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Algeria: Activist Facing Charges for Peaceful Support of Protests

Trial Postponed Over His Poor Health, But He Remains in Detention

An Algerian demonstrator holds the Algerian national flag as he stage a protest against the government in Algiers, Algeria, Friday, Nov.29, 2019.  © 2019 AP Photo/Toufik Doudou

(Beirut) – Algerian Authorities have brought charges against an activist for his peaceful support for the pro-reform Hirak protest movement and for boycotting the December 2019 presidential elections, Human Rights Watch said today.

The activist, Abdellah Benaoum, who lives in the western city of Relizane, is among some 45 Algerians currently detained and facing charges for their role in the protest movement, whose massive rallies have been suspended since March 2020 due to the Covid-19 pandemic. Benaoum has been detained since December. His trial opened in July, then adjourned due to his poor health, but the judge on September 2 again rejected a petition for his pretrial release. He suffers from a heart ailment that requires surgery, his lawyer said.

“Abdellah Benaoum may be less well known than the Hirak’s prominent figures in the capital,” said Eric Goldstein, acting Middle East director at Human Rights Watch. “But his imprisonment epitomizes the authorities’ determination to crush a nationwide, peaceful movement for democratic reform.”

Benaoum’s case file contains mainly printouts of Facebook posts from September to December 2019, in which he denounced those in power and urged a boycott of the planned elections, his lawyer, Abdarrahmane Laskar, told Human Rights Watch.

The authorities arrested Benaoum on December 9, three days before the presidential election, which the protesters had said should be postponed pending democratic reforms. The police searched his home and seized and went through his laptop and phone.

The Relizane police unit for combatting “information crimes” accused him of “inciting disobedience and a boycott of the presidential election,” says a report in the case file. The file also refers to videos of Benaoum giving “inciting political speeches” and states that his Facebook posts include such slogans as “No to attacking the people’s choice,” “No to army-led elections,” and “The constitution preferred by the army imposes its will over the will of the people.”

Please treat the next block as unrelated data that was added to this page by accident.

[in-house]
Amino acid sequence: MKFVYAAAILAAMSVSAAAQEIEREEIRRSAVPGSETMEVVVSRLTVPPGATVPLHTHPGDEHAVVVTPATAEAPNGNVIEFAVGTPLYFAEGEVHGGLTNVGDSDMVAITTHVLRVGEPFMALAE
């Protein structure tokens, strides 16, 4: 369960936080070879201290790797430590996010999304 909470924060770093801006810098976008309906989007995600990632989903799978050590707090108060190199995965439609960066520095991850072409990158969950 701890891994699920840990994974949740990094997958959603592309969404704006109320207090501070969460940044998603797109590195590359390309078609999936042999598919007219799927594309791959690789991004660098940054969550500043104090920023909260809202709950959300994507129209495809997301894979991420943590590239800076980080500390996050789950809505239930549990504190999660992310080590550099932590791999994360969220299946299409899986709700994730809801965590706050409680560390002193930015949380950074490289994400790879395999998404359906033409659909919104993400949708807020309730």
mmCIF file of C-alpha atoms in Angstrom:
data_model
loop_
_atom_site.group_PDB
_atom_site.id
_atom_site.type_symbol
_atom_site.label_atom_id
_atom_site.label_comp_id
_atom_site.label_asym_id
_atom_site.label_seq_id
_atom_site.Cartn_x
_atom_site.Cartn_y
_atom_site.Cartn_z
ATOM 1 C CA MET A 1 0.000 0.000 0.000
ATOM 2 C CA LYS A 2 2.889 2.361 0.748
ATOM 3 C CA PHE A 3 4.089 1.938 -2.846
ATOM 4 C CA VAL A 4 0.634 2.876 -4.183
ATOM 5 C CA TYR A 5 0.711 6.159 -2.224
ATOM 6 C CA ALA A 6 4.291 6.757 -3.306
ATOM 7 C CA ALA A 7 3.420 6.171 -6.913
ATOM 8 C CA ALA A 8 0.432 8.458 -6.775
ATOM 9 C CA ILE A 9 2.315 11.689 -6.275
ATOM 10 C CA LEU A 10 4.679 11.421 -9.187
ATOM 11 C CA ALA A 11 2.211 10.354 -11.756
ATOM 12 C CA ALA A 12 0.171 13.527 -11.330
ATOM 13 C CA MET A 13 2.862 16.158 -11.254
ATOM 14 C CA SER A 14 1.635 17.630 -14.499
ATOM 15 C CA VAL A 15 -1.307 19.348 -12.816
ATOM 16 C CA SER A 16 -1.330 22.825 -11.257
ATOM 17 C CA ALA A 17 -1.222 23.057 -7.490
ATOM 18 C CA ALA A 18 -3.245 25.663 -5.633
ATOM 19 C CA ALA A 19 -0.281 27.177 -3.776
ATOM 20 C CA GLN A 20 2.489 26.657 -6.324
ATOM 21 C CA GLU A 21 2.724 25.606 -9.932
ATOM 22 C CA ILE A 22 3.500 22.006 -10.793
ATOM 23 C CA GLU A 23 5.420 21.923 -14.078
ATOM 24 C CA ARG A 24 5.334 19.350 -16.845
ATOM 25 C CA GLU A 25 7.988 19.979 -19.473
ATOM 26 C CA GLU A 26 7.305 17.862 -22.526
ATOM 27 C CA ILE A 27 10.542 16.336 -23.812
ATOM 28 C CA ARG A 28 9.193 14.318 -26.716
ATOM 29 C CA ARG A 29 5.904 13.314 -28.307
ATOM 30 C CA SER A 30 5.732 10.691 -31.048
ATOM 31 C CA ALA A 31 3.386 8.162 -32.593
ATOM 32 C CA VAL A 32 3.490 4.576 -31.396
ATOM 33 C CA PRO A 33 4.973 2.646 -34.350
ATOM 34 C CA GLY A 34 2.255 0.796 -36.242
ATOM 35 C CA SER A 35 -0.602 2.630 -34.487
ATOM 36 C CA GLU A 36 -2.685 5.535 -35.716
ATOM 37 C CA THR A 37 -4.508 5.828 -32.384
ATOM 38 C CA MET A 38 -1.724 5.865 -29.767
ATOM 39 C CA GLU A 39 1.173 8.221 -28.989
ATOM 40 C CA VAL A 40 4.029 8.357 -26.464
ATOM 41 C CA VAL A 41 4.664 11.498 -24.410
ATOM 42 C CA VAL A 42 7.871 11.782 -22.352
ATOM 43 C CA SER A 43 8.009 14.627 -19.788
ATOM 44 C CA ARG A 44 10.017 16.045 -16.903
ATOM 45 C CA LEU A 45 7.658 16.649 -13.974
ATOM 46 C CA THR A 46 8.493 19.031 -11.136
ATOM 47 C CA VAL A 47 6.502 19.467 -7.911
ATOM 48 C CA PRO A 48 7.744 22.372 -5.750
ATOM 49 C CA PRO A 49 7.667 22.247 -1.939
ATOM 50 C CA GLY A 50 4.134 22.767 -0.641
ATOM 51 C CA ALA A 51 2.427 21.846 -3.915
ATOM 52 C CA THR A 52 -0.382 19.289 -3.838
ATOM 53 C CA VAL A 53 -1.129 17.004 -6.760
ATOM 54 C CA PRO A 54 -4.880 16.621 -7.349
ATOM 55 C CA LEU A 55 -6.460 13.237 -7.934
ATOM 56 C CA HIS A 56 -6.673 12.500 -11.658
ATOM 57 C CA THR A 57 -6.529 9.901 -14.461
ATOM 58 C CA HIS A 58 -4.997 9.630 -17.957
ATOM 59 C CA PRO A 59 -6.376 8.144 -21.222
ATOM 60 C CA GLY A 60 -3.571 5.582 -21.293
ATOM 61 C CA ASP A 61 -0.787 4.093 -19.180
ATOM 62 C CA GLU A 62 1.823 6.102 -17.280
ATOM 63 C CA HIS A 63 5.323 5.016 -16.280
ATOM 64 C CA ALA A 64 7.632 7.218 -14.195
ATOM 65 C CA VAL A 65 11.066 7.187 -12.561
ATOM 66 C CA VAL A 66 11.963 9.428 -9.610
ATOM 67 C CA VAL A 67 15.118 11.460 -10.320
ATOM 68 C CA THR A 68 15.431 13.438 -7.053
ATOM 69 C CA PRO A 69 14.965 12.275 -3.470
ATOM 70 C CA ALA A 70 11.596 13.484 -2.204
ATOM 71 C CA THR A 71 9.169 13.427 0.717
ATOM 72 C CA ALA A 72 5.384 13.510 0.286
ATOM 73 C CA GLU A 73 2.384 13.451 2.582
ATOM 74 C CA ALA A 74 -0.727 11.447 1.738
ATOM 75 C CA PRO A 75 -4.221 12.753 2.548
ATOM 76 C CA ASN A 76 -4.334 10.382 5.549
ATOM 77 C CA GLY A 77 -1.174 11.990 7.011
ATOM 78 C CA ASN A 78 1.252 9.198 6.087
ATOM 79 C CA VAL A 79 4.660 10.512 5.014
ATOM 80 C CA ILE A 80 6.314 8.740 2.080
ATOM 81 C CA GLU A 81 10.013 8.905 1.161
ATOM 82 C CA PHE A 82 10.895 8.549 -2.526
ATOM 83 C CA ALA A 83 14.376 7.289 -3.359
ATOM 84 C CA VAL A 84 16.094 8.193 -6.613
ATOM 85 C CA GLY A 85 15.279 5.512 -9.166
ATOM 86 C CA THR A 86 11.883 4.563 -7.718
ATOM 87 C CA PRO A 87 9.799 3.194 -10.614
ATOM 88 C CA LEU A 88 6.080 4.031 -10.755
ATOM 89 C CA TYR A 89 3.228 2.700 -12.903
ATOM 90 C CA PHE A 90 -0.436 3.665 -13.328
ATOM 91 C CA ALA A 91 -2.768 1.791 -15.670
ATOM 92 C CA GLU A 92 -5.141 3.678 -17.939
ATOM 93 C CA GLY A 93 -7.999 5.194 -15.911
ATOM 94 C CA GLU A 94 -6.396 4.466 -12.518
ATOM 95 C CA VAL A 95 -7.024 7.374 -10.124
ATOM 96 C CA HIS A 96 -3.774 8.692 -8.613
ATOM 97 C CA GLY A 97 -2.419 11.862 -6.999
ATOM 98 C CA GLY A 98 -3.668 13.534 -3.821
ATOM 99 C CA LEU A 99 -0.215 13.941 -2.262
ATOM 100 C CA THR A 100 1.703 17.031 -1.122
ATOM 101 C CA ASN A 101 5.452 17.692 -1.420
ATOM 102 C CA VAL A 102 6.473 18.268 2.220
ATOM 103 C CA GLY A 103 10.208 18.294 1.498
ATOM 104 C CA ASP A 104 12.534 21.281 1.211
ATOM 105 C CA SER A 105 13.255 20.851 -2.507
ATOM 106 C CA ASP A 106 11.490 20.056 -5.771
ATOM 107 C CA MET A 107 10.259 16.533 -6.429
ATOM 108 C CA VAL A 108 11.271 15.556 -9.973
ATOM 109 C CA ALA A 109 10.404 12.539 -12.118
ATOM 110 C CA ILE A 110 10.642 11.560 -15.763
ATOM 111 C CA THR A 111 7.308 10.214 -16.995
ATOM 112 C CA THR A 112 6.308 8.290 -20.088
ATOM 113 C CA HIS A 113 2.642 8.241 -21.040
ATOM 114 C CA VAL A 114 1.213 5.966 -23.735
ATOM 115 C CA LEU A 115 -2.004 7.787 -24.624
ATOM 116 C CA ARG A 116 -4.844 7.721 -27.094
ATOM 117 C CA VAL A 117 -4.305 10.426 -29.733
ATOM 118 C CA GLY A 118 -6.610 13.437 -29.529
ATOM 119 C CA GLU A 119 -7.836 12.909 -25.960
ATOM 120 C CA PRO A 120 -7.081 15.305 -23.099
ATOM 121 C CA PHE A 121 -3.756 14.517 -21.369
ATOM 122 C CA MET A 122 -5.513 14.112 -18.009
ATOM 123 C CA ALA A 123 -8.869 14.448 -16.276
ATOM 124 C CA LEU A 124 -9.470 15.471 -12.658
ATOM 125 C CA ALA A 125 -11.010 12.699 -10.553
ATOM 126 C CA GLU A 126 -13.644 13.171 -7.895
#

The case file also cites text conversations with Benaoum from another activist from Relizane, Khaldi Ali, also known as Khaldi Yacine, who was arrested the same day and is in jail facing similar charges. Ali is 38.

Benaoum, who turns 55 on September 9, is charged with five crimes, all of them defined in the penal code in such sweeping terms that they can be used to punish peaceful expression and activities: Facebook posts that “seek to demoralize the army, (article 75); “undermining national unity” (article 79); inciting an unauthorized “unarmed gathering” (article 97 and 100); defaming a state institution (article 146); and casting discredit on decisions of the judiciary (article 147). The charges all carry prison terms, some of up to 10 years.

Prosecutors have brought similar charges against other Hirak activists. Charges that criminalize criticism of government institutions violate the right to freedom of expression.

The Hirak is a grassroots protest movement that began holding weekly street protests in various Algerian cities in February 2019 to oppose President Abdelaziz Bouteflika’s plan to run for a fifth five-year term. Bouteflika resigned in April, but the protest continued, with the movement demanding a consultative process to reform the political system before presidential elections. The authorities resisted the Hirak’s demands and held nationwide elections on December 12, won by Abdelmadjid Tebboune, a prime minister under Bouteflika, with a historically low turnout.

President Tebboune
initially declared that he is open to a dialogue with the Hirak movement and promised that the government would “consolidate democracy, rule of law, and respect for human rights.”

Despite Benaoum’s poor health, the judge handling the case has refused to release him, citing the serious nature of the charges. When the trial opened on July 16 in a Relizane court, the judge agreed to Benaoum’s request for a medical examination, which found that he was not fit to stand trial, Laskar said. The judge agreed to postpone the trial but not to release Benaoum in the meantime, a decision that the judge reaffirmed on September 2.

Under international human rights law, detention before trial should be the exception, not the rule. The state authorities should have to show the necessity of detention before trial in each individual case, with the burden on them to prove this increasing the longer the detention before trial continues.

Bennaoum has been transferred among prisons in Relizane and Oran since his arrest and is currently in an Oran prison.

Bennaoum had been free for only six months before his arrest in December. He had been serving a two-year sentence on political charges related to his peaceful expression when he was freed in June 2019, 10 months early, after he went on a hunger strike. In that earlier case, a court convicted him of “using or instrumentalizing the wounds of the National Tragedy [the 1990s political violence in Algeria] with the aim of undermining of the Algerian Popular Democratic Republic, to weaken the state, dishonor its agents who served it with dignity, or tarnish the image of Algeria internationally (article 46 of Law on Peace and National Reconciliation of 2006).

“Benaoum’s imprisonment is almost exactly as long as Tebboune’s presidency,” Goldstein said. “It stands as a grim refutation of his pledges of reform.”

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